de Maurier made this spot famous with her well known book writing, and particularly her novel, Frenchmans Creek. This
creek does actually exist and is a must see for any visitor to the county. The banks of the Helford River are aligned with
ancient oak woodlands where branches of trees dip their toes into the dappled sunlit waters below. A quiet and very mys-
teriously beautiful part of Cornwall, come here for sheer peace and quiet, solitude and serenity, a more tranquil spot you
would be hard pushed to find. Close by are the sub tropical gardens of Trebah, the Garden of Dreams, and Glendurgan,
plus Carwinion Garden. These gardens are especially stunning in the months of April, May and June with many rare plant
species from all over the world that grow nowhere else in the country, thanks to the micro climate here enjoyed and the
warm air brought in by the gulf stream.

On the other side of The Lizard is a particularly gorgeous cove called Kynance Cove. Your jaw will quite literally drop open
when you see this place. Best viewed at low tide. It's difficult to put this place into words, such is the incredible beauty of the
cliffs here. Arriving by car you drive over a very flat area of open moorland completely unprepared the first time for the scenery
that awaits you, as you then take the final descent on the footpath to the beach. Refreshments are available at the cute little
cafe at the bottom of the cliffs in summer. Out of season certainly take a flask of tea with you both to keep warm and to give
you the energy to climb back up again at the end of the day. The colour of the sea here is a deep turquoise accentuated by the glistening very fine golden sand. Even if you cannot manage it to the bottom of the cliffs on foot, sit on the top of the cliffs and
watch how the sunlight catches the waves as they collide with the rocks below, a totally mesmorising experience. Kynance is famous for it's position close to the most southerly point on mainland Britain and the rock here, called Serpentine is found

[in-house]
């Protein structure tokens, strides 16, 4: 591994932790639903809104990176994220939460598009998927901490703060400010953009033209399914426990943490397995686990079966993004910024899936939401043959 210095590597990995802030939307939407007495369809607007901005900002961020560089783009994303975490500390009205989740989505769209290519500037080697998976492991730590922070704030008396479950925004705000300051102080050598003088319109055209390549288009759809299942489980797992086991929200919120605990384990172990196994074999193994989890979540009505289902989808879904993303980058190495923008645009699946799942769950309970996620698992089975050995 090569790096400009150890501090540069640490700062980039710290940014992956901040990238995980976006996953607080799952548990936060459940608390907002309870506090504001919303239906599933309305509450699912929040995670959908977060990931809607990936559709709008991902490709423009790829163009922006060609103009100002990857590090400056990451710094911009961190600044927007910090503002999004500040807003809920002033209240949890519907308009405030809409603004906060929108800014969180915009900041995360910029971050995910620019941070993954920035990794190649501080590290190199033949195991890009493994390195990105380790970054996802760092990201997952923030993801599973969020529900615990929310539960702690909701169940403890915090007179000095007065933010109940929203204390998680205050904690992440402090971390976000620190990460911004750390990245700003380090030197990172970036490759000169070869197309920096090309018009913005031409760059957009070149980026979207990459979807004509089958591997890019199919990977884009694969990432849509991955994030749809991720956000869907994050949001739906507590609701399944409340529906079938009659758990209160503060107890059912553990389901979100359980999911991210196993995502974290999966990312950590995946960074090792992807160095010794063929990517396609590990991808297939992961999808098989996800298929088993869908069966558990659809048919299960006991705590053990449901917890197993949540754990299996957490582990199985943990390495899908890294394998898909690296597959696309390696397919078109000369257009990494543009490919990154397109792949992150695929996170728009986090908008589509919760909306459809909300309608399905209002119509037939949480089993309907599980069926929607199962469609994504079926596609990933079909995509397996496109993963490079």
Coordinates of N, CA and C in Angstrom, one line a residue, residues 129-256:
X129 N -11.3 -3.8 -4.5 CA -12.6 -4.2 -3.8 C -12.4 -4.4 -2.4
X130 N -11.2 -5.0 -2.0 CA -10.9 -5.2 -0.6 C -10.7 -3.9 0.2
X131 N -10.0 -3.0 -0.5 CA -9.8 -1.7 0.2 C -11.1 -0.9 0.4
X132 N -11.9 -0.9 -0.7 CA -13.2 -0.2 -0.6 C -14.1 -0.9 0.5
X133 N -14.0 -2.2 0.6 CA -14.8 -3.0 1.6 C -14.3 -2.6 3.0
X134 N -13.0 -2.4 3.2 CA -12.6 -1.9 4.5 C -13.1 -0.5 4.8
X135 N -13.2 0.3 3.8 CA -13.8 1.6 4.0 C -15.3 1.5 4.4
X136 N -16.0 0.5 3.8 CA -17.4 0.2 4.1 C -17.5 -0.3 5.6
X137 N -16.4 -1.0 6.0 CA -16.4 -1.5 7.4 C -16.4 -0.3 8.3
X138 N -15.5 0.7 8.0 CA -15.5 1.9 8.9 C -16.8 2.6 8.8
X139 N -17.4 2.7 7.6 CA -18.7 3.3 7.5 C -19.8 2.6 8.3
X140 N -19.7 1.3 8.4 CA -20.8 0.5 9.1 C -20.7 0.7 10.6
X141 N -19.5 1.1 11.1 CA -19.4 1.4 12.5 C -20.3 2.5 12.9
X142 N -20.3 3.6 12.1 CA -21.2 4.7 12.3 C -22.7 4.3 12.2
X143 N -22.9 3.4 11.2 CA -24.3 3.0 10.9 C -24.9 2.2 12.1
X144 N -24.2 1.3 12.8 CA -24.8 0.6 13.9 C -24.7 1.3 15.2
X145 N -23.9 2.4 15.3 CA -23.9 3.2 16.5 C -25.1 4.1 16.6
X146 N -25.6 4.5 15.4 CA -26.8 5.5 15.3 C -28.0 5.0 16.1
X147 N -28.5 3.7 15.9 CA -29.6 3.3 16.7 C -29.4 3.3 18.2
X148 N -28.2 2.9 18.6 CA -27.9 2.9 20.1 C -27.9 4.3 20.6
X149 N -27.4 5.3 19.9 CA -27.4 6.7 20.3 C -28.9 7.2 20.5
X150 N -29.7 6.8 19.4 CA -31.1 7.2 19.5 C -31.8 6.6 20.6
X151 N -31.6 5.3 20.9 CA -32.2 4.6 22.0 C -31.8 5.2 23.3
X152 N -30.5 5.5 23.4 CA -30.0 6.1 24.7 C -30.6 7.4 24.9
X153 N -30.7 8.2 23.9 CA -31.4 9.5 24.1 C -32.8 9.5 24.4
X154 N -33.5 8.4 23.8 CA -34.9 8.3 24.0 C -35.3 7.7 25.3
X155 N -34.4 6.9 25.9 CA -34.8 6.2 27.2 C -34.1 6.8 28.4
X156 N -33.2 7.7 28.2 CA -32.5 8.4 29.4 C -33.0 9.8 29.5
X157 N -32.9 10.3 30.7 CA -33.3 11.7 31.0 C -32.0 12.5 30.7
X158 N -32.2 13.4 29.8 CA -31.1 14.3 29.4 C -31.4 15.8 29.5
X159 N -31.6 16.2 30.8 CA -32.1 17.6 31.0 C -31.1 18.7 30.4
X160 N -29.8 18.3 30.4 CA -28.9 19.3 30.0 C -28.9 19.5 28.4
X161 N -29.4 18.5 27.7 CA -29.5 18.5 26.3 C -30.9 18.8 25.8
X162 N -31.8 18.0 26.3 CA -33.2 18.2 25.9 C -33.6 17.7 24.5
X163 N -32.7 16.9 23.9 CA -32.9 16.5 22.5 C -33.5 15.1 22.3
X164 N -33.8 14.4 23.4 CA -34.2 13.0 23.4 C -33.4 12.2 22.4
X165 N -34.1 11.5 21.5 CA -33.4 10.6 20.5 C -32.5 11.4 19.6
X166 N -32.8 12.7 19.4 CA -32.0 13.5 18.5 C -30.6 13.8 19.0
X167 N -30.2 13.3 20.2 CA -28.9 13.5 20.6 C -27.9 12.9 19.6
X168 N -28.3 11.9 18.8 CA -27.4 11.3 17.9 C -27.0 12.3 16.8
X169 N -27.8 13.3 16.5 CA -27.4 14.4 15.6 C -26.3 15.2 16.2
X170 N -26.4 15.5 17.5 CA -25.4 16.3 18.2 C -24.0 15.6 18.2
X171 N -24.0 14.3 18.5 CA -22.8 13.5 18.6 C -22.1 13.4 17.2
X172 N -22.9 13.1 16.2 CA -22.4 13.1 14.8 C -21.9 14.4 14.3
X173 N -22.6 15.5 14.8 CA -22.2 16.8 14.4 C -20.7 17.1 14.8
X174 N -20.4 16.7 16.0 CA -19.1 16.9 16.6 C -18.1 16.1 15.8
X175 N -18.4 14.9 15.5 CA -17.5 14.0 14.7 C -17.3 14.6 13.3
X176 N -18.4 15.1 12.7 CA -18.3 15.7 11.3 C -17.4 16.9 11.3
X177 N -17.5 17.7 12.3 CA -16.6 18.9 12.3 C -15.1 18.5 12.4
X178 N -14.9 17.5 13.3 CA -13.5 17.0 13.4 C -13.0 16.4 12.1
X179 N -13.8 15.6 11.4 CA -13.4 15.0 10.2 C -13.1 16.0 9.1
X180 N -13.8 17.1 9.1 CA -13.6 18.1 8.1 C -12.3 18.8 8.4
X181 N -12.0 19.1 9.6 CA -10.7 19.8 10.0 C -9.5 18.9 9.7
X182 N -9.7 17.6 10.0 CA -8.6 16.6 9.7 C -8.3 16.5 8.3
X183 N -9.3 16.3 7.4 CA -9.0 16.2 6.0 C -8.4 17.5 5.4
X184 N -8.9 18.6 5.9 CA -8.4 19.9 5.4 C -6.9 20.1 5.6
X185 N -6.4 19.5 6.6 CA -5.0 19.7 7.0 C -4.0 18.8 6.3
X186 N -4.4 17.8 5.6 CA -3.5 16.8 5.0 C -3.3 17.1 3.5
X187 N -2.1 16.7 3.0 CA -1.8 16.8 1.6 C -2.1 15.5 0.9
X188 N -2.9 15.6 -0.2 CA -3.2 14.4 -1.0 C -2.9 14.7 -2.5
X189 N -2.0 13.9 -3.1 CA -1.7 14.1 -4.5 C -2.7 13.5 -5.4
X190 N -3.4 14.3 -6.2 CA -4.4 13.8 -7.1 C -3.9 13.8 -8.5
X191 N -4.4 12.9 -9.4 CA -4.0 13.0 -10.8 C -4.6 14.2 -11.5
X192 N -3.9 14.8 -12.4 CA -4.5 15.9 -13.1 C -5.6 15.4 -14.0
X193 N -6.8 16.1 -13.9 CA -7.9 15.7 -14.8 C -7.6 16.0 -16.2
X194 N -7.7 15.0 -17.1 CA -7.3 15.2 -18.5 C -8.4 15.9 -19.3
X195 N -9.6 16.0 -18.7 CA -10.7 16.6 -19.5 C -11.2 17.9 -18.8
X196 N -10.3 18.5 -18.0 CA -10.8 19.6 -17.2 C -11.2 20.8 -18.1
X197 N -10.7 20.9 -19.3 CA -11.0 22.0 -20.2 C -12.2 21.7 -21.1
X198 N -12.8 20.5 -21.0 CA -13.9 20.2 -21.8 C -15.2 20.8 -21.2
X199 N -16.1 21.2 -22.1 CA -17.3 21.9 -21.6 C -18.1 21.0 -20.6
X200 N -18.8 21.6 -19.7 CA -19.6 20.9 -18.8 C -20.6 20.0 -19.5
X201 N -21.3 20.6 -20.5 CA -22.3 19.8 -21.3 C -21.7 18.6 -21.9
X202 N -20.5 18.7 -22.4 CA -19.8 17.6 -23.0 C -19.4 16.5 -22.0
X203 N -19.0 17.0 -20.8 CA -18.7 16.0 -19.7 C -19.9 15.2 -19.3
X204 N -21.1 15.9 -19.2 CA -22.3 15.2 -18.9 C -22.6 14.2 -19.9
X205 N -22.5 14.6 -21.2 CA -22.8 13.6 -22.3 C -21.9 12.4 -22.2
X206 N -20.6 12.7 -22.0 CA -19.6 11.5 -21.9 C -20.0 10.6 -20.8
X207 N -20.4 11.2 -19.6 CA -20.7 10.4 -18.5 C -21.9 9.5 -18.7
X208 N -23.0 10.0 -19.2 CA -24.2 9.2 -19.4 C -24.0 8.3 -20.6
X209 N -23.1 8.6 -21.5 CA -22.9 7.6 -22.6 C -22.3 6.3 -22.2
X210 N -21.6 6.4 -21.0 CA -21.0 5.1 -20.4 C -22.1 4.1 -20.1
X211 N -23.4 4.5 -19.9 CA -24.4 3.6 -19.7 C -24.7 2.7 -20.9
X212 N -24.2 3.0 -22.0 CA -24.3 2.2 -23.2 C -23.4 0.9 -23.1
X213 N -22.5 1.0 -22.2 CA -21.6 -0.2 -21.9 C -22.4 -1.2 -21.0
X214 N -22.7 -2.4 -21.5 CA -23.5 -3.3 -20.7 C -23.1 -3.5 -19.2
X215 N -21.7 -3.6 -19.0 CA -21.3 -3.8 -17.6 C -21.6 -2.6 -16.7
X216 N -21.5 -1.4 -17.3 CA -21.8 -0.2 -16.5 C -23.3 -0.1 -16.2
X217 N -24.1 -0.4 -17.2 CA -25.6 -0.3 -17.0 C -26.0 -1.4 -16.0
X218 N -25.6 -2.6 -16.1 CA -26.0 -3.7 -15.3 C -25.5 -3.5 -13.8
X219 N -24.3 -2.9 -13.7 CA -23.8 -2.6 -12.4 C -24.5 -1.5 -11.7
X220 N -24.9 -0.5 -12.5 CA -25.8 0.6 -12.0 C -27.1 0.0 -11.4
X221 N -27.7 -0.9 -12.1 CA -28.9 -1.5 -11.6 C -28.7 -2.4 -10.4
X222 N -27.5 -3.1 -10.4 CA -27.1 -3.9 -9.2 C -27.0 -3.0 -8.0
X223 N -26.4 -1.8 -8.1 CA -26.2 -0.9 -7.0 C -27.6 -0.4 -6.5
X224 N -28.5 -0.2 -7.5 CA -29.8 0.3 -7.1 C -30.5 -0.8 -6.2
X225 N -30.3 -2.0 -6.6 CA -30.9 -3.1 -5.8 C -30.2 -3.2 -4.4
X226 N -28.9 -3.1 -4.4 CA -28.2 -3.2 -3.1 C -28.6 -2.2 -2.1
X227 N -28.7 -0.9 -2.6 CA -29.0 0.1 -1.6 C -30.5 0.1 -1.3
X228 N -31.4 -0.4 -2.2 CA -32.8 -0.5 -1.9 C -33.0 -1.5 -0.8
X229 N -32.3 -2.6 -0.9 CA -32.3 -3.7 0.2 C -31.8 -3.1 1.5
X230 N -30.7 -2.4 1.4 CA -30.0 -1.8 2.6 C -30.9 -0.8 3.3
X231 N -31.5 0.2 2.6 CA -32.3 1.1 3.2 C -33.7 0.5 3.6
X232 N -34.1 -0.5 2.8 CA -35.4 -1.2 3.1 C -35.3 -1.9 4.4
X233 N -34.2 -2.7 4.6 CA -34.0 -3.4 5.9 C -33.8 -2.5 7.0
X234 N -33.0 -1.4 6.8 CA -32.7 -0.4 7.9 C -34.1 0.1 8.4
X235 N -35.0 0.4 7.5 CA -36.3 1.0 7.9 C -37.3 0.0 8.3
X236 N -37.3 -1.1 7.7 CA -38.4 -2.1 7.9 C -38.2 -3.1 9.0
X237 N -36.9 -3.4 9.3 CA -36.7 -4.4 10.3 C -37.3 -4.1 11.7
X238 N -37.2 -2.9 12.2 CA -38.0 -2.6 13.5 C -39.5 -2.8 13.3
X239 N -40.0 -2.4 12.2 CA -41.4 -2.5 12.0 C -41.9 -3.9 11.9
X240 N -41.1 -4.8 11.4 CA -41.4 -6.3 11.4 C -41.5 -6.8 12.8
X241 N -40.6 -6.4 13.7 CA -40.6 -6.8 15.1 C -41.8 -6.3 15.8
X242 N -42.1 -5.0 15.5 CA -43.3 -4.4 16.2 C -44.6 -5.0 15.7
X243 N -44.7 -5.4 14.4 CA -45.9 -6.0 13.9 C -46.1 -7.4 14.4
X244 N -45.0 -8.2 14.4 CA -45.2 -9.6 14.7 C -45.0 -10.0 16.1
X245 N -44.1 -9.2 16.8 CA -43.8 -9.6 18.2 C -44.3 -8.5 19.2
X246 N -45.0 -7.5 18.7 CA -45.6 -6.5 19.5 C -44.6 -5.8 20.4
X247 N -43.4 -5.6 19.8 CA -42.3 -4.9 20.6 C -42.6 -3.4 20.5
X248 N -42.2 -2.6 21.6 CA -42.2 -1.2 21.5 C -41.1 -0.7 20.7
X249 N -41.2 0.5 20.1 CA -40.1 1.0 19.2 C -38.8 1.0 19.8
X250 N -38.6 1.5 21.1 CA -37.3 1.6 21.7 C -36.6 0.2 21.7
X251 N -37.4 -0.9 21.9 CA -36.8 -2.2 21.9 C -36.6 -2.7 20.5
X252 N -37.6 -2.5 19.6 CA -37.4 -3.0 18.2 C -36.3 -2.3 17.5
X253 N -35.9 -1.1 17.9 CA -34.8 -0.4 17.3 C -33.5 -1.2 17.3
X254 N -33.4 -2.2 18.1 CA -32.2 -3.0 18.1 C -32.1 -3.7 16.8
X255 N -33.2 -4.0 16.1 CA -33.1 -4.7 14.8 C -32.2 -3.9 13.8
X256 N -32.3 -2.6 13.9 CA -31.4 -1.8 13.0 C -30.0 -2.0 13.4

nowhere else in the country.

Moving further down the coast, sweeping past storm battered Porthleven, you eventually come to St Michaels Mount at
Marazion. Again wait for low tide here to walk on foot across the granite cobbled walkway to the mount itself, a magical
experience. On top of the mount sits a rather beautiful and utterly enchanting castle and this is perhaps, the most photo-
graphed spot in Cornwall. As far as I know you can enter the castle after paying an admission entrance fee.

A little further down the coast past Penzance and the fishing port of Newlyn is the small fishing village of Mousehole, pro-
nounced Malzal. Tiny streets, a beautiful harbour and very safe place to swim for younger children. Surprising for a small
harbour, the sand is particularly soft and fine. Certainly this is one of my favorite small harbours in Cornwall.

Moving towards Lands End the very tip of the country, you will pass several beautiful locations. Lamorna Cove, Penberthy
Cove, Logans Rock and Porthcurno, home to the Minack Theatre. This is a 750 seat auditorium built by one Rowena Cade
and the theatre is cut from the granite cliffs themselves, surely there can be no other theatre like it, where almost all the seats
have literally been cut from out of the cliff face. Many plays take place here in the summer months, both in the afternoon and
the evening - performances can be up to 2-3 hours in length. Worth every penny, the views are extraordinary and out of this
world.

Author: Andrew Price.
Andrew is the owner of [http://www.england-villages.co.uk] a community resource and information website covering many